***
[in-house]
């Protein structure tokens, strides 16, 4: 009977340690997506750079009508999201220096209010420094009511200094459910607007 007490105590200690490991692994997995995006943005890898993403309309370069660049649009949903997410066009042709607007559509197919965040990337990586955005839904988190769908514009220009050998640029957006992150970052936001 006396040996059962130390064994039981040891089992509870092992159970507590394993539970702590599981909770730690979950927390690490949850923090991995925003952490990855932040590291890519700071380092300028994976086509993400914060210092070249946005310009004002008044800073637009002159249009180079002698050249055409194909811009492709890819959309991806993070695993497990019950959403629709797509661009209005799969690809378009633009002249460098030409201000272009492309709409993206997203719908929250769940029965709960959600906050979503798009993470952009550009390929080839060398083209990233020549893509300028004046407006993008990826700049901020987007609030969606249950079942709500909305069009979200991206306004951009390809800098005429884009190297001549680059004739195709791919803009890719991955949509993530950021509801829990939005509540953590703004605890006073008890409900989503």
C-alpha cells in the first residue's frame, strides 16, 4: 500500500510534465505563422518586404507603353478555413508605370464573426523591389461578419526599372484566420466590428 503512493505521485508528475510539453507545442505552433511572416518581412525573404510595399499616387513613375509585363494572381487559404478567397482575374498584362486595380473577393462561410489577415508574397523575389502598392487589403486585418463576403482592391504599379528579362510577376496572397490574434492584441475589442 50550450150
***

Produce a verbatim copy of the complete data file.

[in-house]
């Protein structure tokens, strides 16, 4: 009977340690997506750079009508999201220096209010420094009511200094459910607007 007490105590200690490991692994997995995006943005890898993403309309370069660049649009949903997410066009042709607007559509197919965040990337990586955005839904988190769908514009220009050998640029957006992150970052936001 006396040996059962130390064994039981040891089992509870092992159970507590394993539970702590599981909770730690979950927390690490949850923090991995925003952490990855932040590291890519700071380092300028994976086509993400914060210092070249946005310009004002008044800073637009002159249009180079002698050249055409194909811009492709890819959309991806993070695993497990019950959403629709797509661009209005799969690809378009633009002249460098030409201000272009492309709409993206997203719908929250769940029965709960959600906050979503798009993470952009550009390929080839060398083209990233020549893509300028004046407006993008990826700049901020987007609030969606249950079942709500909305069009979200991206306004951009390809800098005429884009190297001549680059004739195709791919803009890719991955949509993530950021509801829990939005509540953590703004605890006073008890409900989503």
C-alpha cells in the first residue's frame, strides 16, 4: 500500500510534465505563422518586404507603353478555413508605370464573426523591389461578419526599372484566420466590428 503512493505521485508528475510539453507545442505552433511572416518581412525573404510595399499616387513613375509585363494572381487559404478567397482575374498584362486595380473577393462561410489577415508574397523575389502598392487589403486585418463576403482592391504599379528579362510577376496572397490574434492584441475589442 50550450150